Microbiological Testing

Bruce Floyd Comments
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June 2001
Sensory

Microbiological Testing


Microbiological testing must be considered a system, not just a laboratory procedure. Is the reason for testing to measure the cleaning procedures, the quality of incoming raw materials, the quality of a process or finished product, or the presence of pathogenic contamination? The sampling plan and protocol are as important as the testing method — no level of laboratory sophistication will overcome an inadequate sampling plan and protocol.

Pesky pathogens

According to Dean Cliver, Ph.D., professor of food safety, University of California-Davis, testing a finished product will not increase safety past a certain level no matter what methods are used. Pathogenic contamination is usually a random event. If the organism is present, but not in the sample, the detection method isn’t relevant.

Another problem is the recovery of damaged organisms. According to Michael P. Doyle, Ph.D., regent’s professor, director of the Center for Food Safety, University of Georgia, Athens, any type of food processing causes damage to microorganisms. This includes freezing, drying, heating and other processing methods. Most pathogenic-organism detection methods require at least 1,000 cells/ml for detection; some rapid methods, such as the “dip sticks,” require at least 105 cells/ml for detection. Getting to these concentration levels requires an enrichment step. To be useful, this step must encourage the recovery of damaged cells.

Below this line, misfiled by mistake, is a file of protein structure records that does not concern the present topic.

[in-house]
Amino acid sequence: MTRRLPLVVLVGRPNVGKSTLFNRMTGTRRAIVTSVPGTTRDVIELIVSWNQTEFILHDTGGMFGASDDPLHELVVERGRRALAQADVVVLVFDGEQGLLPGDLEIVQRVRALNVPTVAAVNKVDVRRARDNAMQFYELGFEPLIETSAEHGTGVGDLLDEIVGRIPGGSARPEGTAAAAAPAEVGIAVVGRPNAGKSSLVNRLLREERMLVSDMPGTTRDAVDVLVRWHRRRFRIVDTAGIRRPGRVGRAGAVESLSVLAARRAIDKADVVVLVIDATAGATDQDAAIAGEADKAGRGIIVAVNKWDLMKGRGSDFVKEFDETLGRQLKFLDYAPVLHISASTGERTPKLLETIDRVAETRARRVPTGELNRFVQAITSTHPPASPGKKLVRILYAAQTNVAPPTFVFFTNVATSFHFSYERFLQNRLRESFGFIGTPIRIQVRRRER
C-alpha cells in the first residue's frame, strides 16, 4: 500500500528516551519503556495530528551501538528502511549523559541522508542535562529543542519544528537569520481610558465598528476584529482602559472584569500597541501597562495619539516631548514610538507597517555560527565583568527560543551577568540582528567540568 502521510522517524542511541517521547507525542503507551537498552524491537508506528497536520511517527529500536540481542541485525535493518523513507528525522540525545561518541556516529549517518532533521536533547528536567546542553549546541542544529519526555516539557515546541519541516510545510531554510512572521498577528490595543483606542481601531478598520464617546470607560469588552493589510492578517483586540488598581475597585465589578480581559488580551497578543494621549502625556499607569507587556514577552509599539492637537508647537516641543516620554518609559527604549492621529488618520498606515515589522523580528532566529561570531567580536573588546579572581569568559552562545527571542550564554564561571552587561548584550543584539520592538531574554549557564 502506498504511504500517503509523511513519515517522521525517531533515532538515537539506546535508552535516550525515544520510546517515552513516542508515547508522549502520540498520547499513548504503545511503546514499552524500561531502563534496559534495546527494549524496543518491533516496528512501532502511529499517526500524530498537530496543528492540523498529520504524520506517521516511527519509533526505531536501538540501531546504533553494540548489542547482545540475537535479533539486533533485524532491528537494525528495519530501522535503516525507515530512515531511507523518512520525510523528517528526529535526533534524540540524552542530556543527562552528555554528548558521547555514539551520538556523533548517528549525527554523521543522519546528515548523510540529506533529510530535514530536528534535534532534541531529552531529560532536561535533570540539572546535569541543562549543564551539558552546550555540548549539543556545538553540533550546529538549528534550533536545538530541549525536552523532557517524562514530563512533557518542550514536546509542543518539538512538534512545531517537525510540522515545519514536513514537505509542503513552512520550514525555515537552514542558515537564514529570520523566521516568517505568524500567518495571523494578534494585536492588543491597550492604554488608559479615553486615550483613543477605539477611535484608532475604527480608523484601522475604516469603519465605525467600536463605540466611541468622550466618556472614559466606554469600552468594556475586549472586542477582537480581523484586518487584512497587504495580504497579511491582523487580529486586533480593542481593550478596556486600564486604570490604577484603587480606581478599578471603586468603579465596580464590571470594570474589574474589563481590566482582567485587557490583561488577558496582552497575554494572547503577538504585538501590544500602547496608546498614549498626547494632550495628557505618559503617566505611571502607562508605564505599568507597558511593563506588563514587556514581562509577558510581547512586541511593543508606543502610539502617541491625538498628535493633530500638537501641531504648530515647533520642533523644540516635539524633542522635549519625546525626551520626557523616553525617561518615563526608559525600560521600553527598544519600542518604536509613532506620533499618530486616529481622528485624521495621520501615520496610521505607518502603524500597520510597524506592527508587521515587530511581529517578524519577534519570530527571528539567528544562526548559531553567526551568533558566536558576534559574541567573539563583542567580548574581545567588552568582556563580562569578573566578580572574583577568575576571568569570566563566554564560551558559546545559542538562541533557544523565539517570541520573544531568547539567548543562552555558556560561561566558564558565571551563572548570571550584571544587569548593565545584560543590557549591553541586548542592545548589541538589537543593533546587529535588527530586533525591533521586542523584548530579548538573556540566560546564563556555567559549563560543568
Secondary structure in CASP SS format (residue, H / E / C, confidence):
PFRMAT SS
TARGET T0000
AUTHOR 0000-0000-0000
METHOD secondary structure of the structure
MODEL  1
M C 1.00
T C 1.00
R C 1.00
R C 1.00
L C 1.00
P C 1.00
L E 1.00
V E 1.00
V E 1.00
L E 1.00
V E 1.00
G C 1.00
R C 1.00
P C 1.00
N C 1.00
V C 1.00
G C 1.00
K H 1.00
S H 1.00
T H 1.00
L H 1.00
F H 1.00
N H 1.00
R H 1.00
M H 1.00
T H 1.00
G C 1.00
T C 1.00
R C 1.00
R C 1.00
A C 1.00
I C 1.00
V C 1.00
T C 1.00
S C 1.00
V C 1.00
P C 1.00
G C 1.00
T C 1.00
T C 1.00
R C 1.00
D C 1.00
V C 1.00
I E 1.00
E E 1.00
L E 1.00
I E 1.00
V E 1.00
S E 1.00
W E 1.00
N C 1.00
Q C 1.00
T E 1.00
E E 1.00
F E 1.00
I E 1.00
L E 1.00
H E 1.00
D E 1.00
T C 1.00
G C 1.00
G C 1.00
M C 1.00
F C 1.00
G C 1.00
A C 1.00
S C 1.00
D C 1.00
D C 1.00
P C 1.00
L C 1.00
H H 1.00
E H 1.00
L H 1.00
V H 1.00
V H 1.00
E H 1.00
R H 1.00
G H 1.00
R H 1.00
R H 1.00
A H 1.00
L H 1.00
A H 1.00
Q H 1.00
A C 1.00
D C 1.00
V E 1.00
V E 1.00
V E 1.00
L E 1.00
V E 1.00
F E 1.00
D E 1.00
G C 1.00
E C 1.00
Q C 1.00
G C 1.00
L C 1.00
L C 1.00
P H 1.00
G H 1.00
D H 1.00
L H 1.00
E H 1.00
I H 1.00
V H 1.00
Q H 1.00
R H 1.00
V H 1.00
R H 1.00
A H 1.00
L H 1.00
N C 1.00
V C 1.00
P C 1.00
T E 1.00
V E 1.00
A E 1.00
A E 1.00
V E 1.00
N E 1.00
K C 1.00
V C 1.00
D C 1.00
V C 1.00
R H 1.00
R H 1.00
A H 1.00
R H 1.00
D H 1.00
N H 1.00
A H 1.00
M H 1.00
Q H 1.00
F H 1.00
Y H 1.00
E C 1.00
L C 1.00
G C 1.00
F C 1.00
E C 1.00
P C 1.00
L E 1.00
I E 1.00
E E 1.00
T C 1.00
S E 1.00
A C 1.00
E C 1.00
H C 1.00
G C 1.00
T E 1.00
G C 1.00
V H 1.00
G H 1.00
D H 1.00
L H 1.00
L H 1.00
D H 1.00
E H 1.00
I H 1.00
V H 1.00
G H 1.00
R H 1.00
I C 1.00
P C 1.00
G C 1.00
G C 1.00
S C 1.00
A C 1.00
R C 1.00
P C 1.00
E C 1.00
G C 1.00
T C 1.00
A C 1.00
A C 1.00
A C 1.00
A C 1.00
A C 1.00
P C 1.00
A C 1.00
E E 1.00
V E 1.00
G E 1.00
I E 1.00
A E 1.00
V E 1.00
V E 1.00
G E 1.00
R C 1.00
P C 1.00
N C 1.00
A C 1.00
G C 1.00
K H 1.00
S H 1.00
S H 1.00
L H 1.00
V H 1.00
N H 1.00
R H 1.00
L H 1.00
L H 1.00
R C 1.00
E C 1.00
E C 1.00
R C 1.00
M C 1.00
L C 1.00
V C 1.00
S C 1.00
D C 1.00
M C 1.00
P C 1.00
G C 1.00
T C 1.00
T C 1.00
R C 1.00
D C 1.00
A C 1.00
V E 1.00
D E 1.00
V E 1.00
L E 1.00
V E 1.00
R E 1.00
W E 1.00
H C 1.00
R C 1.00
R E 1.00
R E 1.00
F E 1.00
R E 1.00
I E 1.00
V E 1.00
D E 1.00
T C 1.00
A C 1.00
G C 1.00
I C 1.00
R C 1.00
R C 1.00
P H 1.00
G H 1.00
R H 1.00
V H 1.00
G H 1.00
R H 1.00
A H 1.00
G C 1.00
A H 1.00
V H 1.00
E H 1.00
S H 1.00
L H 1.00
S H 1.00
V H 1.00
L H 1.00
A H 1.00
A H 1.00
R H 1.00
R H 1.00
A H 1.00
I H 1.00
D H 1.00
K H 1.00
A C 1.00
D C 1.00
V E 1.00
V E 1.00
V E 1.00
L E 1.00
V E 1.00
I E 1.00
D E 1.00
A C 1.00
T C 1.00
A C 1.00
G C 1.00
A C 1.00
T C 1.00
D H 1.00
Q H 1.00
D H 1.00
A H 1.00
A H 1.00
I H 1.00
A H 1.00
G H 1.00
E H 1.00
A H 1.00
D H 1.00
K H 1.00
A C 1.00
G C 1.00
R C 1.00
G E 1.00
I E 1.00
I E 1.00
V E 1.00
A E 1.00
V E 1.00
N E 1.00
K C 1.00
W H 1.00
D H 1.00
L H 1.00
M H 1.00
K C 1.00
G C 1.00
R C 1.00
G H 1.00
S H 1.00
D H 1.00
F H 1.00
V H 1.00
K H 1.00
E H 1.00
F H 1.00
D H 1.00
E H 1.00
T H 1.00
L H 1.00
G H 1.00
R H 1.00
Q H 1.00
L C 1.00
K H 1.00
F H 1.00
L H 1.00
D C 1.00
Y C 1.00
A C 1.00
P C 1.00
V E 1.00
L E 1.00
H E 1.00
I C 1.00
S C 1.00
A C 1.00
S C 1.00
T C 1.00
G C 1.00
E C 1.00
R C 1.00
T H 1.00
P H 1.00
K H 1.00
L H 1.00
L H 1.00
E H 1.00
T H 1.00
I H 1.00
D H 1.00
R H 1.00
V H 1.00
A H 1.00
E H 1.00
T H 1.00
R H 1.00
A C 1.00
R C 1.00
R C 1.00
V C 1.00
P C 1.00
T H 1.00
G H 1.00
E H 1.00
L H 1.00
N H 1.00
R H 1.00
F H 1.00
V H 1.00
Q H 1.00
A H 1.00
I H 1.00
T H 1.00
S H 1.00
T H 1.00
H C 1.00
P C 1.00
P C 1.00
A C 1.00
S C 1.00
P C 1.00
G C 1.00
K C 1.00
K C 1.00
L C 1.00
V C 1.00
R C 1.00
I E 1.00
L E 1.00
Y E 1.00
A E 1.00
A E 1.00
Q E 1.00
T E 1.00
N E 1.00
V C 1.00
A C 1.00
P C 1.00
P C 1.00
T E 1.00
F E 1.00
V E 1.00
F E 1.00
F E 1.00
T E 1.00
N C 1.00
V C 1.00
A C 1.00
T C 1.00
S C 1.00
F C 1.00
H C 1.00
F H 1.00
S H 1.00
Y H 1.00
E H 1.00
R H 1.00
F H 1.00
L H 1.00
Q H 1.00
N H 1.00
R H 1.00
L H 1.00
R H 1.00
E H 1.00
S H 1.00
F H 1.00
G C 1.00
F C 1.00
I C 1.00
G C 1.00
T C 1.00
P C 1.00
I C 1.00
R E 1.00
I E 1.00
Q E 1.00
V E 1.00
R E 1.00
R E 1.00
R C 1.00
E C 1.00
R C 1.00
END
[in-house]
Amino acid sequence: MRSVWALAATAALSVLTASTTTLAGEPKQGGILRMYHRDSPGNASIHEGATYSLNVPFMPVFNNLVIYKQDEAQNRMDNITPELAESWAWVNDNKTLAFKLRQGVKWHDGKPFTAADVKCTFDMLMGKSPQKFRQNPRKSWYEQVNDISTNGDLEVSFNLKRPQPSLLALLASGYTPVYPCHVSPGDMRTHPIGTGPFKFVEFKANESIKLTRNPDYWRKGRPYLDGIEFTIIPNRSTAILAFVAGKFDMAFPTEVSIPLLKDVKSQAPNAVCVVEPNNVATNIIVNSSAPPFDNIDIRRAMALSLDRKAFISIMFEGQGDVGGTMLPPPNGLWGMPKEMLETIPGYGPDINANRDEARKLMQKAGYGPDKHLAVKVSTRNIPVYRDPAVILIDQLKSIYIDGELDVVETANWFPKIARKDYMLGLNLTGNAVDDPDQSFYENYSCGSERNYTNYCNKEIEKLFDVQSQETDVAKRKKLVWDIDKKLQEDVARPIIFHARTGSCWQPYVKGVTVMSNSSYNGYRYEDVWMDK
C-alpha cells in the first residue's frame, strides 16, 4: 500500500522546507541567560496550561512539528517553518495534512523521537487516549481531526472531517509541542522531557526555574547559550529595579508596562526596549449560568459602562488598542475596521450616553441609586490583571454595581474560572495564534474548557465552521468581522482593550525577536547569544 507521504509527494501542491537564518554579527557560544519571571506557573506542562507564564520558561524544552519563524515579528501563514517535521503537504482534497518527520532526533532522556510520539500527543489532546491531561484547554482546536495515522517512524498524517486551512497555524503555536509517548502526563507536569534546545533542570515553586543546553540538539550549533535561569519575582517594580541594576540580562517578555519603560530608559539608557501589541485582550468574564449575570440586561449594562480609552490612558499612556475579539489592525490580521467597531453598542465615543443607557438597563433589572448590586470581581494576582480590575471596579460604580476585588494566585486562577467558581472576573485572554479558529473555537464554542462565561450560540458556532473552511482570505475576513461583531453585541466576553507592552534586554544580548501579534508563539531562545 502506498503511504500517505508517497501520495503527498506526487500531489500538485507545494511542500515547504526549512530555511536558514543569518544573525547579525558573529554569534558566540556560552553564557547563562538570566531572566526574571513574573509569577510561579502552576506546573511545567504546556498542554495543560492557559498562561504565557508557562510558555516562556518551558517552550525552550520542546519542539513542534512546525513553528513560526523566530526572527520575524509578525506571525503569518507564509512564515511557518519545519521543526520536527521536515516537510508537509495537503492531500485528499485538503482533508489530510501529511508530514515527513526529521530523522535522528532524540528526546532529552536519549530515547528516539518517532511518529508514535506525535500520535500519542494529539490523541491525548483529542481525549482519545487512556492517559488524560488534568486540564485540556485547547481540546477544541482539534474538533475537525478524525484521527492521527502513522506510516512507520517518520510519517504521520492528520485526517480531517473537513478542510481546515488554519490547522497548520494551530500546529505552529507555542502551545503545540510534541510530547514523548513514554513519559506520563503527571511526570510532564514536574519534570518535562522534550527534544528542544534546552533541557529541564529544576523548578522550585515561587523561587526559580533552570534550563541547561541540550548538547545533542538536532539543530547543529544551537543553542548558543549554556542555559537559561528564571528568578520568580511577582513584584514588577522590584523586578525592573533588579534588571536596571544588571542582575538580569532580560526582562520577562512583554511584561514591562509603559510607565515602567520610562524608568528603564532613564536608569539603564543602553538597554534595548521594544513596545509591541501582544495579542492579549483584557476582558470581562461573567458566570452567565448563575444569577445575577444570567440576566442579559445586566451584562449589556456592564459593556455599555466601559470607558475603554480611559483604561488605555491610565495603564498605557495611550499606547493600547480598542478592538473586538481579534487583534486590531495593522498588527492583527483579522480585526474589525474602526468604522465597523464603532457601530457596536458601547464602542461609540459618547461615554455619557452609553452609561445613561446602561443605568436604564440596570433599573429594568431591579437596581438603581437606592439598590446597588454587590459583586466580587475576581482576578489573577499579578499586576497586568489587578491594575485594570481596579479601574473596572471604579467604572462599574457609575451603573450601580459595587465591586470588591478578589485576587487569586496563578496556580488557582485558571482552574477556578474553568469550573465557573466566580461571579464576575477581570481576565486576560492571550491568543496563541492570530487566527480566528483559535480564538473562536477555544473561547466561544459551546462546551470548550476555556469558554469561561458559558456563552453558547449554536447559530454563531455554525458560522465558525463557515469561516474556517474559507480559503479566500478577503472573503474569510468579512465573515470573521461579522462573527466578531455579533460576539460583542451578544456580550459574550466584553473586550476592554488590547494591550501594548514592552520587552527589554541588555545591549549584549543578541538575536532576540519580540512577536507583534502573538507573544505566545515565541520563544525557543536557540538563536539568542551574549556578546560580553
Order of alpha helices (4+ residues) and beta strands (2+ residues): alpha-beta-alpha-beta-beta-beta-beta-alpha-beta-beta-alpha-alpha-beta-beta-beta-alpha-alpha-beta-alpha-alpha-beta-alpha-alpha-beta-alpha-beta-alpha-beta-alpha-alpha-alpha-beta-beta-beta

Many non-pathogens have commercial importance and the emphasis on pathogenic organisms and their rapid-detection methods often overlooks some traditional methods. Before choosing a method, it is wise to know the official methods used by the various regulatory agencies to examine each product.

Method madness
For microorganisms without public-health significance, the method used is not important as long as it works in a particular situation and accurately reflects the existing bacterial load. For raw materials, use the same method that the customer uses or the method generally used in the industry. (Most industry associations publish analytical methods specific to their products.) If sterility is the basic issue, use an approved method for the specific product being examined. Someone knowledgeable about the microbiological problems specific to each product and process is invaluable when setting up a program, adding a new product/process or changing sanitation procedures.

Selecting a proper sampling plan that uses aseptic sampling methods is one step that cannot be overstressed. Assume that you really want to find any target bacteria that are present. By taking one 25-gram sample from a 44,000-lb. lot of product, the chances of finding Salmonella in the sample are virtually the same with or without the analysis. Unfortunately, this level of testing is very common. A sampling program must have a statistical opportunity to detect the problem.

Sample preparation also is important. This includes the obvious, such as avoiding cross-contamination, and less obvious factors, such as sample dispersion. The bacteria must be liberated, but not everything disperses or dissolves in water, like sugar or salt, and sample preparation should reflect this. If not, it can show up as inconsistent results. If this problem occurs, one way to find the cause is to have someone skilled in preparing samples of similar products observe the entire micro process under normal conditions. This means observing the operation for a long-enough period to ensure the technician uses the same techniques under observation as when working alone.